MASON, Ohio (AP) -- Roger Federer raised both arms triumphantly when his ace finished it off. After years of having everyone else's number, he had a special one of his own.
Fifty for Federer.
The Swiss star reached another measure of tennis greatness on Sunday, winning his 50th tournament title by beating James Blake 6-1, 6-4 in the Western & Southern Financial Group Masters.
At age 26, he became the fifth-youngest player to reach 50, and only the ninth overall in the Open Era -- since 1968 -- to win so many tournaments.
"It's not a goal I set for myself in my career, but it's definitely a nice number to get to, especially in terms of titles," Federer said. "It's really a lot, you know, so it's great."
There could be a lot more to come. Given the way he played on Sunday, nobody would be surprised if the U.S. Opens winds up being 51. The higher the stakes, the better he plays.
Federer struggled early in the week and needed a pair of three-set victories to reach the title match against Blake, a 27-year-old American playing in only his second Masters Series championship.
Once Federer got there, he was vintage.
"Just about everything he does is pretty impressive," Blake said. "So, yeah, 50 titles at any age is impressive. Fifty titles at 26 is incredible."
Federer almost got the noteworthy win a week earlier in Montreal, where he lost the title match to Novak Djokovic in a third-set tiebreaker. This time, he was determined to get it.
Dressed in all-white on a muggy, 92-degree afternoon, Federer extended his mastery of Blake -- and all Americans, for that matter.
Federer improved to 7-0 against Blake, who has won only one of their 19 sets -- off a tiebreaker in the semifinals at the U.S. Open last year. He's not the only hard-hitting American who can't figure out how to handle's Federer's overall excellence.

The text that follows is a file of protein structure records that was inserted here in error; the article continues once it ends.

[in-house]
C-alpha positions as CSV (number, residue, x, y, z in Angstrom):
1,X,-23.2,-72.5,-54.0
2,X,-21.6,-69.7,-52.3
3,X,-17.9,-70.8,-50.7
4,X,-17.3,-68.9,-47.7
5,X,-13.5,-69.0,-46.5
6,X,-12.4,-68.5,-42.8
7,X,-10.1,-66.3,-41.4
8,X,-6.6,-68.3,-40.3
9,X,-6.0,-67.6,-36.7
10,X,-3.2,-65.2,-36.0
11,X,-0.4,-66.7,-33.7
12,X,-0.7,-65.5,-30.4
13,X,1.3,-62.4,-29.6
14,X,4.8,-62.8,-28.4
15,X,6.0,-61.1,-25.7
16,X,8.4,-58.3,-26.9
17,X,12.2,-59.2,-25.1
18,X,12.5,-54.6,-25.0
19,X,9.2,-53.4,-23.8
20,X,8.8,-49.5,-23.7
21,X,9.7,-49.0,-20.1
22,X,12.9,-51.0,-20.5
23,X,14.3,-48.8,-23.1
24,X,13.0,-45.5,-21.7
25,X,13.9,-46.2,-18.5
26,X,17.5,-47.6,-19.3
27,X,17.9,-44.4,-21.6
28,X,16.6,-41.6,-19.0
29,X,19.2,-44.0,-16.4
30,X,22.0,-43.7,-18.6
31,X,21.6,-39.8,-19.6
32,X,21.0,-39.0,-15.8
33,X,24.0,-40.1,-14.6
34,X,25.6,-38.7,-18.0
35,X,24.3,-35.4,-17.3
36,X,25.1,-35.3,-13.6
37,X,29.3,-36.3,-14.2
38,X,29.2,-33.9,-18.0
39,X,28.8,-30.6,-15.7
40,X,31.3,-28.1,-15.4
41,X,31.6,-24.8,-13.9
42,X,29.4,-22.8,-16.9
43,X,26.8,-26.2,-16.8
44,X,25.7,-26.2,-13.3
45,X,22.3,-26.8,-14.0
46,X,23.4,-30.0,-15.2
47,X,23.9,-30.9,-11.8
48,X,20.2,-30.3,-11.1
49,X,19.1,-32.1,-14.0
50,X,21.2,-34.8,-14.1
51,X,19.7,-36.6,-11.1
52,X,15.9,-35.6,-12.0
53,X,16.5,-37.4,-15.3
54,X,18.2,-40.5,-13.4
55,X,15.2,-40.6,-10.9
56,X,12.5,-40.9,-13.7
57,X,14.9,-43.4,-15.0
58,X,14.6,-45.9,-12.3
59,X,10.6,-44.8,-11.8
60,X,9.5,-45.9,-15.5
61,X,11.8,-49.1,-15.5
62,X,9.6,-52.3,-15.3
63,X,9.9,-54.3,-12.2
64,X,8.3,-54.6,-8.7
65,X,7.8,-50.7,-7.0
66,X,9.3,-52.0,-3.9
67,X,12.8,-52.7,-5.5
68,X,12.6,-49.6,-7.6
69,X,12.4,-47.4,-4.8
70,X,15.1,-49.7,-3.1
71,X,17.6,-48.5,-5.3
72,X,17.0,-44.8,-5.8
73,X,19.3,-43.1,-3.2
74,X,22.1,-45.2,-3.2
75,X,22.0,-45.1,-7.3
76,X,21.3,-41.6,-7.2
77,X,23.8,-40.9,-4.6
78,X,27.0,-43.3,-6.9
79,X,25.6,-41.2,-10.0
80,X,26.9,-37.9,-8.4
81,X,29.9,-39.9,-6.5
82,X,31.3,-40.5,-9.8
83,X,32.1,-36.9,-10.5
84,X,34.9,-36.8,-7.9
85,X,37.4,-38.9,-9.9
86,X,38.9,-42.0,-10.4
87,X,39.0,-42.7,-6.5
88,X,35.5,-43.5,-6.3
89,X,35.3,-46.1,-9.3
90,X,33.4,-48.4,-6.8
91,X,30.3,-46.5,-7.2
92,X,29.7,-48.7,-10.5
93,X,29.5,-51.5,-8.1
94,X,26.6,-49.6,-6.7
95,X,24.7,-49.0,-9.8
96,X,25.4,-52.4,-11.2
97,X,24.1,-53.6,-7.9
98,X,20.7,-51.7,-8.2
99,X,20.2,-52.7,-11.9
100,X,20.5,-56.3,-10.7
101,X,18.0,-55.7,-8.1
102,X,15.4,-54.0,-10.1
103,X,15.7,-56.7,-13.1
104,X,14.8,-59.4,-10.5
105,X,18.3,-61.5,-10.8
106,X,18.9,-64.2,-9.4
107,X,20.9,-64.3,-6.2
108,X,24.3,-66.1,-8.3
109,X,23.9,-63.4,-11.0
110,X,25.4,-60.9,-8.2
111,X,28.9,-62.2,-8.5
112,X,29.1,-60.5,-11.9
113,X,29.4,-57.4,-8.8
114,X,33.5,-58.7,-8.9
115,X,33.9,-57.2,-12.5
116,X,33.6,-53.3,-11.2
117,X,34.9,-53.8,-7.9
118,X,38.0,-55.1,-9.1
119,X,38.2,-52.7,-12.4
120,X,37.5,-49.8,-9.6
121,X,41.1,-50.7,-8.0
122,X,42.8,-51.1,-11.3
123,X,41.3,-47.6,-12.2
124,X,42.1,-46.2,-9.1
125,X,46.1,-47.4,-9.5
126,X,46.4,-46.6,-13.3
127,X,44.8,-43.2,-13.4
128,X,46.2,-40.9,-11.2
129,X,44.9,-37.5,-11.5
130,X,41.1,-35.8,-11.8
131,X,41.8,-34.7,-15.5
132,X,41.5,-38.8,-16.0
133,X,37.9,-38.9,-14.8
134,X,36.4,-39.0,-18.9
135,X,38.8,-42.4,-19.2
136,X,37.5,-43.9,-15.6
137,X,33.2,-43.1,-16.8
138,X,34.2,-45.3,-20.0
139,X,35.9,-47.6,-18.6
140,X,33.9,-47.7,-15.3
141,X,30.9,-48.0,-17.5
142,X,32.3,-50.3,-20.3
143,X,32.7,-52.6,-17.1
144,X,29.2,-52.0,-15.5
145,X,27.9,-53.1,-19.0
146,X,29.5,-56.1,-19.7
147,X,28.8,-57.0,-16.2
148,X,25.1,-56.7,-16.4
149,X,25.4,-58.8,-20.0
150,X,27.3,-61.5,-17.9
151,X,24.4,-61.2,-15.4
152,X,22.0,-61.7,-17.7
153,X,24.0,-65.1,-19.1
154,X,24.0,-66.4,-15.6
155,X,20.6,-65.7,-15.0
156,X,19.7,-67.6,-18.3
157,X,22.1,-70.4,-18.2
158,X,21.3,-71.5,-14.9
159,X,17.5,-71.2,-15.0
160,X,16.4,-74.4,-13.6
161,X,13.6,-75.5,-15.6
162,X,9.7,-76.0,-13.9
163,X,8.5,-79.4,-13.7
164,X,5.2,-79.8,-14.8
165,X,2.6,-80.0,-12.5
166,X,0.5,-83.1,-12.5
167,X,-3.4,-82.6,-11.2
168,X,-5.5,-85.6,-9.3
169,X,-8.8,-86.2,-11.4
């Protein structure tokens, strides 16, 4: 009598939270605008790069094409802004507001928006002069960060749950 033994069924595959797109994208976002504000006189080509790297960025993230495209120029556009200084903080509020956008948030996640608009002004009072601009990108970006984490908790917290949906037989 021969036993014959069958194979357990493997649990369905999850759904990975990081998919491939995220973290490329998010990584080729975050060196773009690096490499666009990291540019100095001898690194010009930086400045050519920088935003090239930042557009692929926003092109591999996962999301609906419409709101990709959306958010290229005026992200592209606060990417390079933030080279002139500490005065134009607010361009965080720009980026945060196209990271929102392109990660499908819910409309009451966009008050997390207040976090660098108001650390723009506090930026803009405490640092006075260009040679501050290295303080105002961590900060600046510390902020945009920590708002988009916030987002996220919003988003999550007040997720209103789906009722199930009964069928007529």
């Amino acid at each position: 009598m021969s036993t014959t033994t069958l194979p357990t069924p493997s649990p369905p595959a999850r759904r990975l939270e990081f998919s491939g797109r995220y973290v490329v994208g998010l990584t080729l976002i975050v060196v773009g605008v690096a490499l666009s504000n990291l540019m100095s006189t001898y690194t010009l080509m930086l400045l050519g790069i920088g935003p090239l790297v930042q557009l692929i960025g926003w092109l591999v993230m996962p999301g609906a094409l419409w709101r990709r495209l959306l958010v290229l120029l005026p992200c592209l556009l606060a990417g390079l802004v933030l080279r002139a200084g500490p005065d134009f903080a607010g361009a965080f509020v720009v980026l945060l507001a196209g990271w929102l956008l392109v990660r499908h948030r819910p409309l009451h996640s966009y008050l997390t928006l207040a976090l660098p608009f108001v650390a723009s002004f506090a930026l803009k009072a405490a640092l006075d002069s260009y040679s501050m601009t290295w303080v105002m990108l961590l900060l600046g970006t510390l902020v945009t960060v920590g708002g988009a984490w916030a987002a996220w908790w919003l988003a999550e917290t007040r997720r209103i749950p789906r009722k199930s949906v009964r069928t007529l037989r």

Federer has won 35 straight matches against Americans since he lost to Andy Roddick in the semifinals at Montreal on Aug. 9, 2003. During that span, different Americans have risen and fallen, but none has broken through.
"He's good enough to find just about any which way to beat you," Blake said. "There's always something for him to fall back on."
Blake was playing catch-up from the start. Federer served a pair of aces to open the match, then broke Blake's serve in the next game to take control. Blake had three break chances in the fifth game of the opening set, which lasted 20 points and ended with Federer's emphatic forehand volley.
Opponents rarely get such chances against Federer. Deflated that he let it slip away, Blake was broken at 0-40 in the next game.
Blake was on the defensive the rest of the way. Federer broke him to go up 4-3, then fought off a couple of break points in the next game to retain control.
Finally, he served his ninth ace of the match to win the title that was, in his words, "a very special number."
Bjorn Borg won his 50th title when he was 23 years, 7 months old. Jimmy Connors was four months older when he got to the mark. John McEnroe and Ivan Lendl were 25 when they did it.
The crystal trophy that he received on court will wind up in his home in Oberwil, Switzerland, where he has a special room -- "It's grown to about office size" -- to display those 50-plus mementos. They're kept behind glass "so you don't have to dust them off all the time," Federer noted.
Gives him more time to work on dusting off the competition.
In recent years, the Cincinnati tournament has been a good barometer heading into the U.S. Open. Federer won it easily two years ago, then went on to get the second of his U.S. Open titles.
Last year, Roddick emerged from his season-long funk in Cincinnati, won the tournament and took a lot of confidence into the Open, where he reached the title match before losing to Federer.
Federer has momentum in his quest for a fourth straight U.S. Open title, but there's reason for others to see opportunity. Federer wasn't in peak form this week, making a lot of unforced errors. He needed three sets to beat Nicolas Almagro and resurgent Lleyton Hewitt to reach the title match.
Using that as a guide, this Open could be more wide-open.
Or, if Sunday is an indication, it might end up as another addition to that glassed-in trophy case.
"A lot of people have tried to say at times that he looks beatable, then he goes out and shows that he's not beatable," Blake said. "Then he goes into a Grand Slam and he plays even better."